HCI International 2016
Toronto, Canada, 17 - 22 July 2016
The Westin Harbour Castle Hotel
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T03: Artificial Intelligence and User Interaction

Sunday, 17 July 2016, 09:00 - 12:30

Martin Maguire (short bio)
Design School, Loughborough University, United Kingdom

 

Objectives:

The aim of this tutorial will be to give delegates an appreciation of what artificial intelligence within computer systems is, the range of applications where it is applied, and an understanding of how it can impact on user-system interaction. It will offer some high level guidelines or tools for the design of user interfaces to AI-based systems to enable them to be more effective as partners with humans.

Content and Benefits:

The tutorial will start by posing the question of what is ‘artificial intelligence (AI)’ and how does it work? It will present some basic ideas that underlie AI such as Bayes Theory, neural networks and knowledge elicitation, and give examples to illustrate them.

It will discuss the problems of rule-based solutions to problem solving applications such as medical diagnosis or complex systems management, and to consider how they can fulfil a useful role alongside human diagnosis. During the session, delegates will be presented with a scenario of managing a developing emergency situation but assisted by an AI system, as a way to think about how people might react to the advice given and the implications of employing it.

Machine learning will also be addressed as a way for systems to gain knowledge about the world or of a particular domain, without having to program the system with rules. Machine perception will also be discussed and how this area of technical development already plays a role in specialist areas of HCI, such as face and voice recognition, x-ray screening, automobile assembly, and even aesthetic judgment.

The use of different media for communication with an AI system will be addressed including the use of voice recognition for input and voice synthesis and text display to respond to enquiries, for example via a mobile phone, and how simple retrieval of information from the internet may evolve into something smarter.

For "intelligent" control systems, the idea of levels of autonomy will be introduced and the implications for allowing the system different levels of autonomy from human intervention.

Consideration will be given to embodied AI in the form of robots deployed in domestic situations, acting as office assistants, as part of assembly lines, as pet-like creatures, and how embodiment affects user interaction.

The presentation will discuss AI in relation to the internet of things and discuss with the audience what a future world might be like in a sensor saturated environment or how people might feel seeing robots as autonomous beings roaming free in everyday life.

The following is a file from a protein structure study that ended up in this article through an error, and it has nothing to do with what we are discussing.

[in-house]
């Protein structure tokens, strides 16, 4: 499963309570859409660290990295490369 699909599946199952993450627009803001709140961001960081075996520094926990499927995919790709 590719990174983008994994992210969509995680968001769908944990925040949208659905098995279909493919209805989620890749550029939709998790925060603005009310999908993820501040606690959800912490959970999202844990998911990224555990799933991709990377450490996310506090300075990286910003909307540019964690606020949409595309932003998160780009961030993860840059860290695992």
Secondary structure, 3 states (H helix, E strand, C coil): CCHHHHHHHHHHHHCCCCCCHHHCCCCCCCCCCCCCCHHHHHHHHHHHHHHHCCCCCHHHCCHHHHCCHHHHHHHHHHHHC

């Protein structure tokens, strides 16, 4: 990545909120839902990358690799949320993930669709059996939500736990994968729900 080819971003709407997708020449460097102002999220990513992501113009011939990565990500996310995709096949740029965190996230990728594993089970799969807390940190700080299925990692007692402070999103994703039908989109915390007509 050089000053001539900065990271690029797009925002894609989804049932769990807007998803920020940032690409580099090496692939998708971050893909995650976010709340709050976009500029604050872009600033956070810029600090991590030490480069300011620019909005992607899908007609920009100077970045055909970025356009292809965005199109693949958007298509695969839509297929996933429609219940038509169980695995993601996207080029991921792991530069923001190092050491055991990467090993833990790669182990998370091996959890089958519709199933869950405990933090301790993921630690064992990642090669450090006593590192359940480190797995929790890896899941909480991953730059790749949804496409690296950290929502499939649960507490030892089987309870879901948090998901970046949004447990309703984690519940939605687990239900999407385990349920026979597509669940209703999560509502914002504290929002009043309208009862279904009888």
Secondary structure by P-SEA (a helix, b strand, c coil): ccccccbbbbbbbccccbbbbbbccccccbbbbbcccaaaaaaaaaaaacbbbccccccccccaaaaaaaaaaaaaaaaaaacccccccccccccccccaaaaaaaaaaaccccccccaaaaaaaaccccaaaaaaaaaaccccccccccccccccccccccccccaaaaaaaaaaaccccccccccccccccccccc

The intended benefits of the course will be:

  • To give delegates some ideas about how incorporating AI features into a system may affect the user’s interaction with it.
  • To offer a human factors or UX design agenda for discussion when participating in a design process incorporating systems intelligence.
  • To learn some principles applicable within user interface and UX design to maximise the effectiveness of the system for the user.
  • To share the ideas and experiences of delegates to broaden knowledge of AI and user interaction for the whole class.

Target audience:

The tutorial will run for half a day. It will not assume any technical knowledge and is intended for designers, human factors personal, and HCI researchers, interested in the implications incorporating AI into interactive systems. It will only cover AI at an introductory level so may be less suitable for those who are specialists in this area.

Bio Sketch of Presenter:

Martin Maguire has a background in computer studies and ergonomics. His interests are in the usability and accessibility of interactive system, the use of IT in health, information design and intelligence within interactive systems. He has been involved in several EU projects to develop human factors tools, methods and guidelines to promote usability within European IT programmes. He has conducted usability appraisals of IT and web-based systems for many organisations in the UK public and private sectors. Within the Design School at Loughborough University he teaches HCI and user-experience design.

 

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Last revision date: November 20, 2017 by web@hcii2016.org